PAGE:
By: Neil Gordon
Last week, the Pentagon announced it will no longer buy helicopters from a Russian weapons company with a controversial track record. After much hectoring from Congress and human rights and government watchdog groups, the Pentagon canceled a planned final purchase of 15 Mi-17 helicopters from Russian arms exporter Rosoboronexport.
From 2006 to 2010, the State Department imposed trade sanctions on Rosoboronexport for violating the U.S. prohibition on arms sales to Iran. More recently, the company has been selling weapons to the Syrian government in the midst of a bloody civil war.
Last year, POGO blogged about the Army’s $1 billion deal to purchase 63 Mi-17s from Rosoboronexport for the Afghan government. We questioned whether the sole-source contract was in the best interest of taxpayers. Rosoboronexport charged the Army more than $16 million for each Mi-17, while the Navy had purchased the same helicopter from an American company for less than $11 million each. The Pentagon firmly insisted that only the Russian Mi-17s are suitable for the extreme conditions in Afghanistan. POGO also wondered whether Rosoboronexport, with a history of selling weapons to repressive regimes, is a responsible federal contractor (“a prospective contractor must have a satisfactory record of integrity and business ethics”) and thus qualified to do business with the U.S. government.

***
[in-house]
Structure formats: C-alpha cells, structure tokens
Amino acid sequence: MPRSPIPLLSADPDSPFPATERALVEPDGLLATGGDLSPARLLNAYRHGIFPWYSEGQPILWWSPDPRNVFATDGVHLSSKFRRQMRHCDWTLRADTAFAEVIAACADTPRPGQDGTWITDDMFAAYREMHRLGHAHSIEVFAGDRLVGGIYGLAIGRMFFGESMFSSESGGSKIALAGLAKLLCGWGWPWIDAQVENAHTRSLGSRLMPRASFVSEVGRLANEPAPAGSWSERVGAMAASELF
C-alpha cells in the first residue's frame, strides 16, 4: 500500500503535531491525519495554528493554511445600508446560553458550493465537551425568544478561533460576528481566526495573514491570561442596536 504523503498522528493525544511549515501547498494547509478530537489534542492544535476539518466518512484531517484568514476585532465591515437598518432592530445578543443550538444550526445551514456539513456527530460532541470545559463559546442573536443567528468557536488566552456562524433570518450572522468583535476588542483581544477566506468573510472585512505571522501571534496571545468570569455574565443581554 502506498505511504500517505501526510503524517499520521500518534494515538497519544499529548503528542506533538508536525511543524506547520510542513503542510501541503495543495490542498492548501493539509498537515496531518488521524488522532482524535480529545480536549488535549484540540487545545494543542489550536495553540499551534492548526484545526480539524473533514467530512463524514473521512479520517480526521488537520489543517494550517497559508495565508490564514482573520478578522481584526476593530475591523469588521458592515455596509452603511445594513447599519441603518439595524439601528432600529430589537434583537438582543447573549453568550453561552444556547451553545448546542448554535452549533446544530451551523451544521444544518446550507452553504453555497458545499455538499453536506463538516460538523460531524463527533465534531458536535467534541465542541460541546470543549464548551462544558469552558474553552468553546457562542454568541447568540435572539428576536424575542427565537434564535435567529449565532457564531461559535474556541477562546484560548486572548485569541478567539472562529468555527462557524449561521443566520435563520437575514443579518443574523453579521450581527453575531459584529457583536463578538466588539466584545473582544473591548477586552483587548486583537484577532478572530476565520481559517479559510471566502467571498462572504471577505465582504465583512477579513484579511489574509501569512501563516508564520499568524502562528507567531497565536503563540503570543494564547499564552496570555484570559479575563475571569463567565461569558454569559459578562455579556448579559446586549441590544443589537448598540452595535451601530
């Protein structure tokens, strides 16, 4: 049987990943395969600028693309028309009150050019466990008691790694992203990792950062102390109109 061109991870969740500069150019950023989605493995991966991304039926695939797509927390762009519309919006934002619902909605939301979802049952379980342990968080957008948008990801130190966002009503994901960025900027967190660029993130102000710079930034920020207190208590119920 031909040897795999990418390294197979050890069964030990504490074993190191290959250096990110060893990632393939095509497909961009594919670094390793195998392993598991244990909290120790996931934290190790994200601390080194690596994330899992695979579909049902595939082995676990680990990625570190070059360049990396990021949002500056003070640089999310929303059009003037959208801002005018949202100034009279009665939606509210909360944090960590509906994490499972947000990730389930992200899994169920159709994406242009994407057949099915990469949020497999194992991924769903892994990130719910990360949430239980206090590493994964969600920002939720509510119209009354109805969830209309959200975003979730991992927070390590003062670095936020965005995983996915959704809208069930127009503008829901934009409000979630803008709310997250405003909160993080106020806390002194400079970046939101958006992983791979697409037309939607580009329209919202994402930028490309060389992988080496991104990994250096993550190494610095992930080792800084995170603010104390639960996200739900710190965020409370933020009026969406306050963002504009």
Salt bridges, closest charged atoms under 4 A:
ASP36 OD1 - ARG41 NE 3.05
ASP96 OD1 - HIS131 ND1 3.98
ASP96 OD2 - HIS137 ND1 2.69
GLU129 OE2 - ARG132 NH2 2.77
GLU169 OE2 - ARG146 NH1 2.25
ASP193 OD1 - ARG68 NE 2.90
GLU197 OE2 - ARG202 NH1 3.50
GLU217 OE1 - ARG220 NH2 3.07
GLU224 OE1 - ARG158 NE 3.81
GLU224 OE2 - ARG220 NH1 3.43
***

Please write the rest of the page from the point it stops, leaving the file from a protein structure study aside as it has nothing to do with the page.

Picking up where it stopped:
The Mi-17 program is on the hot seat. The Defense Criminal Investigative Service opened a corruption investigation. The former head of an Army aviation unit that oversees the program is suspected of making improper payments to two Russian subcontractors, who are accused of overcharging the Army more than $16 million for helicopter parts and repairs. Rosoboronexport is not a focus of this investigation. The Special Inspector General for Afghanistan Reconstruction (SIGAR) is looking into the circumstances surrounding the purchase of Mi-17s for the Afghan government. In June, SIGAR issued an audit report warning that the Afghans lack the capacity to operate and maintain their fleet of Mi-17s.
The Pentagon’s decision to sever ties with Rosoboronexport was praised by Members of Congress, particularly those with helicopter manufacturers in their districts. Representative Rosa DeLauro (D-CT), in a joint statement with Representative Chris Murphy (D-CT) and Senator Richard Blumenthal (D-CT), called it a “welcome, if long overdue first step” and urged the Pentagon to consider buying American. Connecticut-based Sikorsky manufactures a transport helicopter that is considered a possible substitute for the Mi-17. Sikorsky and another leading helicopter manufacturer, Bell Helicopter, also have operations in Texas, the home state of Senator John Cornyn (R-TX), who played a leading role in pushing for the cancellation of the Rosoboronexport contract.